Concepts of Emotions in Indian Languages
At first glance, a conceptual history of emotions appears counterintuitive. Unlike the concepts of democracy or liberalism, emotion concepts seem to refer to stable objects, rooted in the genetic heritage of the human race. However, answers to the question, “What is an emotion?” vary widely across time and space. It cannot even be taken for granted that our analytic concept of emotion is matched by corresponding concepts in the sources: the very question might be untranslatable. In the first section, the introduction will discuss the challenge a conceptual history of emotions faces from psychology’s perception of affective phenomena as objects that exist independent of their representation. The aim of this section is to clear the theoretical and methodological ground for an investigation of emotion concepts in South Asian traditions, which will be the central focus of the second section of this introduction.
The Generative Power of Political Emotions
Mette-Louise Johansen, Therese Sandrup and Nerina Weiss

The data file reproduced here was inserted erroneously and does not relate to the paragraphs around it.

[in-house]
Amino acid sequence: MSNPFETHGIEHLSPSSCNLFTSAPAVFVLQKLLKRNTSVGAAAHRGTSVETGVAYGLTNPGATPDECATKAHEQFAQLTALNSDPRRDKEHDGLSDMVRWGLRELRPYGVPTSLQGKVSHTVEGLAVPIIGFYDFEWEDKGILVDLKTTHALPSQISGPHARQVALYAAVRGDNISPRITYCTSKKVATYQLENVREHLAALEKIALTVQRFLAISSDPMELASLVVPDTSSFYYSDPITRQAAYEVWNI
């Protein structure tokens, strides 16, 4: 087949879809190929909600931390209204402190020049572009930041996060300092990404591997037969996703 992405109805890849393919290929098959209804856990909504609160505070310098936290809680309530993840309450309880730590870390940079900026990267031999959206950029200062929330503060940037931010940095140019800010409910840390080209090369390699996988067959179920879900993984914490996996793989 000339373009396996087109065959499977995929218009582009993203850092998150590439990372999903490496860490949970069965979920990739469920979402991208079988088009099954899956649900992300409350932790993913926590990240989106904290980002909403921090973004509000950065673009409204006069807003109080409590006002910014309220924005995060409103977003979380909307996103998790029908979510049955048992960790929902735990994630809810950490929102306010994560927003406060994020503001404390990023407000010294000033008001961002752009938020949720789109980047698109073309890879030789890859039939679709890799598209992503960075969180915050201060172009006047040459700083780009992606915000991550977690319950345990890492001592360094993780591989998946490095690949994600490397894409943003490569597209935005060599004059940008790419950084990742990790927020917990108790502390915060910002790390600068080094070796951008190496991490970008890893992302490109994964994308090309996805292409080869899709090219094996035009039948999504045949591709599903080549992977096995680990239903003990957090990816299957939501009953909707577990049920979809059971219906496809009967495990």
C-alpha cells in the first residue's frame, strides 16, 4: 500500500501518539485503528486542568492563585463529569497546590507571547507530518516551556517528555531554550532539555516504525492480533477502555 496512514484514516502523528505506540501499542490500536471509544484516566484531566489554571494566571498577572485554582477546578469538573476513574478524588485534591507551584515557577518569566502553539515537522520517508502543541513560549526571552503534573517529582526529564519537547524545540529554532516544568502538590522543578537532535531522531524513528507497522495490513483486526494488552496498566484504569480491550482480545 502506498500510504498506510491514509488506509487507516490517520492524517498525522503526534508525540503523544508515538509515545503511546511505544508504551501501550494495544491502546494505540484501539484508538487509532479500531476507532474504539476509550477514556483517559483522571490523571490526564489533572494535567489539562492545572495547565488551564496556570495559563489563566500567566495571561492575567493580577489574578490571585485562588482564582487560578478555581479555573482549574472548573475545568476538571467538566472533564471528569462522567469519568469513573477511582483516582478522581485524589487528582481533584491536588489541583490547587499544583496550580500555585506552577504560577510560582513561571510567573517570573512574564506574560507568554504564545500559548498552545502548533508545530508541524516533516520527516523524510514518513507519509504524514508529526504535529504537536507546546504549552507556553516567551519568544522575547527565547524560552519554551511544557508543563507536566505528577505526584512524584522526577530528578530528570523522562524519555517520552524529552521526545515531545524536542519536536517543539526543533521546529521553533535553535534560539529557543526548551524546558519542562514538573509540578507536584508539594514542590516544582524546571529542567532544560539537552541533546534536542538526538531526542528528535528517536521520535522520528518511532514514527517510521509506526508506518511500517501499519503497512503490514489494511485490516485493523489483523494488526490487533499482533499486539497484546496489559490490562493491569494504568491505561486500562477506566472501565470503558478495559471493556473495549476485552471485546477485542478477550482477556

Moral outrage has until now been conceptualized as a call to action, a reaction to injustice and transgressions, and a forceful motor for democratic participation, acts of civil disobedience, and violent and illicit action. This introduction goes beyond linear causality between trigger events, political emotions, and actions to explore moral outrage as it is experienced and expressed in contexts of political violence, providing a better understanding of that emotion’s generic power. Moral outrage is here understood as a multidimensional emotion that may occur momentarily and instantly, and exist as an enduring process and being-in-the-world, based on intergenerational experiences of violence, state histories, or local contexts of fear and anxiety. Because it appears in the intersubjective field, moral outrage is central for identity politics and social positioning, so we show how moral outrage may be a prism to investigate and understand social processes such as mobilization, collectivities, moral positioning and responsiveness, and political violence.